Multinational polymer manufacturer igus has released a new Digital Light Processing (DLP) 3D printing material that’s said to last up to 60 times longer than those of its competitors.
Developed using igus’ proprietary ‘tribo-technology,’ iglide i3000 is tribologically-optimized in a way that enables it to produce accurate, highly wear-resistant parts. When DLP 3D printed, the firm says that its resin is ideal for creating tiny, detailed components like 0.2mm-tooth module gears, as well as any others that usually require filigree recesses or ultra-fine drill holes.
“We were able to prove in laboratory tests that the service life of iglide i3000 is at least 30 times longer than 10 tested commercially 3D printing resins,’’ says Tom Krause, Head of Additive Manufacturing at igus. “In some applications, we even expect an increase in service life by a factor of 60.”
igus’ polymer 3D printing portfolio
Headquartered in Cologne, Germany, igus is an industrial polymer manufacturer and part production service provider, with around 4,900 staff and operations in 35 countries. The company’s offering revolves around the ‘self-lubricating’ materials it has developed, which it both markets directly to customers, and uses to create everything from highly-flexible cables to parts like gears, bushings and bearings.
Leveraging its expertise in polymer formulation, igus has also developed a range of filaments and Selective Laser Sintering (SLS) materials under its iglidur and igumid labels, enabling it to address the 3D printing market. As well as allowing customers to order these plastics, the firm offers services through which they can upload CAD models, before ordering parts made from the materials directly in small batches.
In the past, igus has used its in-house SLS and Fused Deposition Modeling (FDM) capabilities to develop custom lead screw units with a self-lubricating linear axis, in addition to cogs for Easelink’s Matrix EV charging system, and with its offering now set to expand into DLP, this should open new applications to its customer base.
Tribo-optimized DLP production
According to igus, many existing 3D printing resins suffer from a “common problem” when it comes to making tiny parts for applications like model-making, in that they’re “not particularly robust and fail quickly.” To combat this, the company has turned to the tribo-technology it previously used to develop its J260-PF filament, in which a material’s properties are tuned for lubrication in high-friction use cases.
Leveraging this tribology optimization approach, igus has now developed iglide i3000, a material enriched with solid lubricants that make it ideal for DLP 3D printing self-lubricating, low-maintenance components. Thanks to the company’s tribo-technology, the resin is also capable of withstanding temperatures of up to 80°C for long periods, potentially lending it applications in thermally-demanding areas.
Alongside its new material, igus has announced an expansion of its capabilities to include DLP 3D printing as well, so it’s now able to produce parts with fine features down to a size of just 0.035 millimeters. As such, the company says that clients will soon be able to take advantage of a revised service, to order high-durability parts with complex internal channels, and details sized half the thickness of a human hair.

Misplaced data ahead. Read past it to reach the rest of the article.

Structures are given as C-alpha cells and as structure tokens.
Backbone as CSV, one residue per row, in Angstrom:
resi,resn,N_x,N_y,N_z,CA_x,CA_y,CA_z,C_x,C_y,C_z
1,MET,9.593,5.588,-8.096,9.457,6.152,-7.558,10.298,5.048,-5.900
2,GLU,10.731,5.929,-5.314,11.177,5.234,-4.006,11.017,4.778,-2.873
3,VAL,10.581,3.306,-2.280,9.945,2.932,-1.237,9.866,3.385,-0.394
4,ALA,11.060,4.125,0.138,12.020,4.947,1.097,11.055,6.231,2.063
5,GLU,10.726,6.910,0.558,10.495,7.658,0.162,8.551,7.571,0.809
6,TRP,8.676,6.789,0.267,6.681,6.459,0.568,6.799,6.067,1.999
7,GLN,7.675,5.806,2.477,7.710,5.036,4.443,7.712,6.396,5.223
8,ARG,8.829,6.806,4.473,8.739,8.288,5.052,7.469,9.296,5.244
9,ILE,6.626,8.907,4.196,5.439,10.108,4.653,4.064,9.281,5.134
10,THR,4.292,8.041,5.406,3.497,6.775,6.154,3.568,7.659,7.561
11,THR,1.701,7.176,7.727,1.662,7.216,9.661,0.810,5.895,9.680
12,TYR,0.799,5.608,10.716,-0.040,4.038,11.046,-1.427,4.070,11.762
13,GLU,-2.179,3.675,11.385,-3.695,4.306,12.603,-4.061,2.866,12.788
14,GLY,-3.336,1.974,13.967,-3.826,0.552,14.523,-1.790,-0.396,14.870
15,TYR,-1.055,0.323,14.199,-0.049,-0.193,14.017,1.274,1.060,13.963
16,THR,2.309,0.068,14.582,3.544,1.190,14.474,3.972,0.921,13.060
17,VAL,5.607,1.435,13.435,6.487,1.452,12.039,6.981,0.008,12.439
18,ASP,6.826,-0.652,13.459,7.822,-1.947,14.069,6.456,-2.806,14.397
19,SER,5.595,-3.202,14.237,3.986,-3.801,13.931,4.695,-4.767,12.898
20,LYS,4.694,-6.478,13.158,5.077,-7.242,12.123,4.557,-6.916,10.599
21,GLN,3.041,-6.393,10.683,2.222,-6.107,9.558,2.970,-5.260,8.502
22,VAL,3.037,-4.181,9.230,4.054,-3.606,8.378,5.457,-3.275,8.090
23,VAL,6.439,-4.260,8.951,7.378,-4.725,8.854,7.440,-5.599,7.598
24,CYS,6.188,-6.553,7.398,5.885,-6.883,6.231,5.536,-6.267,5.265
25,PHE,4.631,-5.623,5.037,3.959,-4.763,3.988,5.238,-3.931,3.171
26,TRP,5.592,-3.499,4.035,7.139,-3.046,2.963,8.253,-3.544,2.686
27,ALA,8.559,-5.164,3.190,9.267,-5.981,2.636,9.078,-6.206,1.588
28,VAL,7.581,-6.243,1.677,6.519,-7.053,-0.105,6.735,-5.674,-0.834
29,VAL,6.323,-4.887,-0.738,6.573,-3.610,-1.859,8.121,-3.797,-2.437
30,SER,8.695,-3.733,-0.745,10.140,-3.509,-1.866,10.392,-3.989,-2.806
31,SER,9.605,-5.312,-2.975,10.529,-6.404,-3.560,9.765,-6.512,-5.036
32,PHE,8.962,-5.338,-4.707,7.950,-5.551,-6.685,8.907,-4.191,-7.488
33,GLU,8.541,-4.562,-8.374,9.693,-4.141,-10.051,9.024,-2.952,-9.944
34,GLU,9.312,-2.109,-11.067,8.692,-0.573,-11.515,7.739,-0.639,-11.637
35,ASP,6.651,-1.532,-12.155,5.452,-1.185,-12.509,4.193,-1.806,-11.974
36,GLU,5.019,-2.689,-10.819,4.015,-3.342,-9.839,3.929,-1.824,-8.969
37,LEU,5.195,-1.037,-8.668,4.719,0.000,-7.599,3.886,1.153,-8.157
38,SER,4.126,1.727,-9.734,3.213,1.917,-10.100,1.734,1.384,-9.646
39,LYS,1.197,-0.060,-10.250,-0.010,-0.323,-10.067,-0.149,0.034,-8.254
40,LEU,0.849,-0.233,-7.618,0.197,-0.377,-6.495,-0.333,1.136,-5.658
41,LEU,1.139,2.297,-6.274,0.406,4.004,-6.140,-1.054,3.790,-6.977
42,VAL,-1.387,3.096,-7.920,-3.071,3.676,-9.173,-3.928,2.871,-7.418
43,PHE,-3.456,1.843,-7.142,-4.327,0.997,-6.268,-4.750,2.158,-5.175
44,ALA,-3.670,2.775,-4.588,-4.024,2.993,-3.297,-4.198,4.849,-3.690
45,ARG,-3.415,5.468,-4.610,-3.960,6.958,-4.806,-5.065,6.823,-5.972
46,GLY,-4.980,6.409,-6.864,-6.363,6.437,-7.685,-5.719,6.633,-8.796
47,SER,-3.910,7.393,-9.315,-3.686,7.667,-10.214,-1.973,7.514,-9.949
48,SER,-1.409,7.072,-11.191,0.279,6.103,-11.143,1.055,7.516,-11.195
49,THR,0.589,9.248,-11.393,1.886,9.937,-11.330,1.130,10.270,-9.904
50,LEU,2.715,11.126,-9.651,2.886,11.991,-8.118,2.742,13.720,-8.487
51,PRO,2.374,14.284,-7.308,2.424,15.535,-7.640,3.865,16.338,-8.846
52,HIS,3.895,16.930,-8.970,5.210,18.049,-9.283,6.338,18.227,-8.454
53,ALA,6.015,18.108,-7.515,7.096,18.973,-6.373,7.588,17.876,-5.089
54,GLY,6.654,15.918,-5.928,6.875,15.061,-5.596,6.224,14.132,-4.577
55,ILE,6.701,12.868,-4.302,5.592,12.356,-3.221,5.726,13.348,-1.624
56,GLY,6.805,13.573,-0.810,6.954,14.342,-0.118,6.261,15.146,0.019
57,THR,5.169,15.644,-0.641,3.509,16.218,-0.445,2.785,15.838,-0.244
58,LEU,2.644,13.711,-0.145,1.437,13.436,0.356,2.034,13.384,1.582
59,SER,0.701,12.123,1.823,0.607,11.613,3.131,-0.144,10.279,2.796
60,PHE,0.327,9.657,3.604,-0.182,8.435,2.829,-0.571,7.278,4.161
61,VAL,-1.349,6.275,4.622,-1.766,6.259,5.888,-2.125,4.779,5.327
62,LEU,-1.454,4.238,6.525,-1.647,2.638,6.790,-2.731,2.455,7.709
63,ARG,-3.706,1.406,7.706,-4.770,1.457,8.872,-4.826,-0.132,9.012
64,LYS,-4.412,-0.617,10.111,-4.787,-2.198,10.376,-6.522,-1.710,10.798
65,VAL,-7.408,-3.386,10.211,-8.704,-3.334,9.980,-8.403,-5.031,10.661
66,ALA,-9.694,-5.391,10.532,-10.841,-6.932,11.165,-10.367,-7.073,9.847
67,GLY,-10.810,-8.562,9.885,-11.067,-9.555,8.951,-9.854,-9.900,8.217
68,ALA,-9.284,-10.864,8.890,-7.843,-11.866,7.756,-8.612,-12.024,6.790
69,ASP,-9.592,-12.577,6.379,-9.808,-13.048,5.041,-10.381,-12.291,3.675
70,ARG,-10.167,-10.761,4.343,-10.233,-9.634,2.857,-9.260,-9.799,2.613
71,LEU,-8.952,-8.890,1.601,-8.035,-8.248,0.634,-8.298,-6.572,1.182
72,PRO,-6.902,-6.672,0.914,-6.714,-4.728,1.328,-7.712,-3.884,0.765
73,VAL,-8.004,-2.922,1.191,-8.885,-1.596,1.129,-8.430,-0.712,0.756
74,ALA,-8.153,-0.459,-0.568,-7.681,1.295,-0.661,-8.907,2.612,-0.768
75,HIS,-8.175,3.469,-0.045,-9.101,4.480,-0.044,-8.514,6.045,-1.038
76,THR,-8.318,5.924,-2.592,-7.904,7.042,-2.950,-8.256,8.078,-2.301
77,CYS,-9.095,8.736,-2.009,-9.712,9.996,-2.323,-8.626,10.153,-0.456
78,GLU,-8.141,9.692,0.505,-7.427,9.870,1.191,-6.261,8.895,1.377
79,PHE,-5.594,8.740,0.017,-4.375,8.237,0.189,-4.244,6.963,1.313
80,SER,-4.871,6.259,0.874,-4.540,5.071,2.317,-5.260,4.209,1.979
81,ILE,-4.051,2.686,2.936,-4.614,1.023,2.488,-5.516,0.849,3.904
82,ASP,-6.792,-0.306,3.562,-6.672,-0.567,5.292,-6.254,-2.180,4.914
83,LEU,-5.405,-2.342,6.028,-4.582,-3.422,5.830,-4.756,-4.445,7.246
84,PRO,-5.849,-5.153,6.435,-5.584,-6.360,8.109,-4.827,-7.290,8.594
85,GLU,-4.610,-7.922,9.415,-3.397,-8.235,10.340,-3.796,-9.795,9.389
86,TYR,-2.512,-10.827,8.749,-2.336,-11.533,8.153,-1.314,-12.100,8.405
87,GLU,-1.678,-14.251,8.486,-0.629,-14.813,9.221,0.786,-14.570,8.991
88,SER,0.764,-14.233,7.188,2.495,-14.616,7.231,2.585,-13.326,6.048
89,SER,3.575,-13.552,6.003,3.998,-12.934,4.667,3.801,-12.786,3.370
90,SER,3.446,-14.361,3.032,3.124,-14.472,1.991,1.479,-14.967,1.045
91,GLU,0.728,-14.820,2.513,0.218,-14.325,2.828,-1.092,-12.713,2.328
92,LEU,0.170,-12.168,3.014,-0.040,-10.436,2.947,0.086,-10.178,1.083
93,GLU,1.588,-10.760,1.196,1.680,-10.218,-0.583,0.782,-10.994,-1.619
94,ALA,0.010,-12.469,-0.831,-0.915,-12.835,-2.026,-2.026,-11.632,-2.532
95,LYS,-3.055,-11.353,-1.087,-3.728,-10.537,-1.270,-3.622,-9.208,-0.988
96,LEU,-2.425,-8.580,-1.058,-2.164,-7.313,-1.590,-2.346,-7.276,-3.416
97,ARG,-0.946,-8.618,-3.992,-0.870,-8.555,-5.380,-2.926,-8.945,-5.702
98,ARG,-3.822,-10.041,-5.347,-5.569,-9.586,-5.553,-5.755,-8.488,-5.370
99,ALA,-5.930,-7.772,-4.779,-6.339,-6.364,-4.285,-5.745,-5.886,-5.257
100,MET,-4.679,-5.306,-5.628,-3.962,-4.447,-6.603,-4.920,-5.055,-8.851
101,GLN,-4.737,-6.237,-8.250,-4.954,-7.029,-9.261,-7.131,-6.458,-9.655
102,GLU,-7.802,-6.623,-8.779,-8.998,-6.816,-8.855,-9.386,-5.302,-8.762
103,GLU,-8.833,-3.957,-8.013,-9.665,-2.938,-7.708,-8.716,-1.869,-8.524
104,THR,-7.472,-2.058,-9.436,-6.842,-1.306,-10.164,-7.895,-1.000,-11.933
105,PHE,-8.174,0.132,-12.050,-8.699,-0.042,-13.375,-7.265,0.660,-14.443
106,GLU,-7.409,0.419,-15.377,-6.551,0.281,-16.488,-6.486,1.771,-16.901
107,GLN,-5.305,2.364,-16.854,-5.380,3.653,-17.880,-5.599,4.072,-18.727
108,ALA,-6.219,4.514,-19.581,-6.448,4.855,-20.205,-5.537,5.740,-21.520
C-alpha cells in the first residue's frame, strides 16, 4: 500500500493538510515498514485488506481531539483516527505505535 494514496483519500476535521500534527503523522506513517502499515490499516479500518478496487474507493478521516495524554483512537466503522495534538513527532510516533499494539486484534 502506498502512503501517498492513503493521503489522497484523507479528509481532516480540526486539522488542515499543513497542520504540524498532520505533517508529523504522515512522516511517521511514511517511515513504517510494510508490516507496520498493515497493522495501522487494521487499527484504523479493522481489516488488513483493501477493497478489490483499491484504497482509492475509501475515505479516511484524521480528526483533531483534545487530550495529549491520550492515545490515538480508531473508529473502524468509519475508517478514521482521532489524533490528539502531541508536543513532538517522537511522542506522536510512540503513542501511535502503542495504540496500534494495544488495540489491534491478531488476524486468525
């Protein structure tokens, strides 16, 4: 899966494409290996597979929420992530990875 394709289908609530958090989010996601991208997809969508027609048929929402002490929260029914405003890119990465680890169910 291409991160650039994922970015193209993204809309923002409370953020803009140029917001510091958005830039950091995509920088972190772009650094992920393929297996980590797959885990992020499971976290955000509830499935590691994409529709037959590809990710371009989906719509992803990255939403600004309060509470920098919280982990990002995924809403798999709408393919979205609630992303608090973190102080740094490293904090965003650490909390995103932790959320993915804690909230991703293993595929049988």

Though iglide i3000 is only currently in the beta phase with initial customers, igus says that it 3D printed over 200,000 abrasion-resistant parts in 2021 alone. With no minimum order quantity, a capacity of up to 10,000 units per batch and several updates being developed for its online platform, the firm is now encouraging those interested in testing its new service to produce high-wear parts to reach out.
“We are working on ensuring that DLP 3D printing is also available in the online tool, which customers can use to upload STEP files for their components or configure gears in just a few clicks,” adds Krause. “Thanks to the combination of 3D printing and online configuration, weeks of waiting for wear-free special components are a thing of the past.”
3D printing high-wear bearings
While the self-lubricating properties of igus’ materials are relatively unique in the industry, it has previously proven possible to 3D print high-durability parts like bearings via other means. In March last year, Jabil launched the durability-focused PA 0600, a filament that teams a high level of resistance with a smooth surface, making it ideal for manufacturing low-friction gears, fixtures and tooling.
Back in 2019, researchers at the Politehnica of Bucharest University also developed vibration-free FDM materials for Geneva gear systems. At the time, the team suggested that their material featured the properties needed to be 3D printed into affordable, functional mechanisms like springs, bearings, clutches and sliders.
Elsewhere, in a similar application, CeramicSpeed has worked with the Danish Technological Institute to 3D print a durable pulley wheel for pro cyclists. Produced using an SLM Solutions 3D printer, the lightweighted gear is designed to be resilient enough for applications in race conditions at events like the Tour de France.
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Featured image shows a bottle of the new igus iglide i3000 DLP 3D printing material. Image via igus.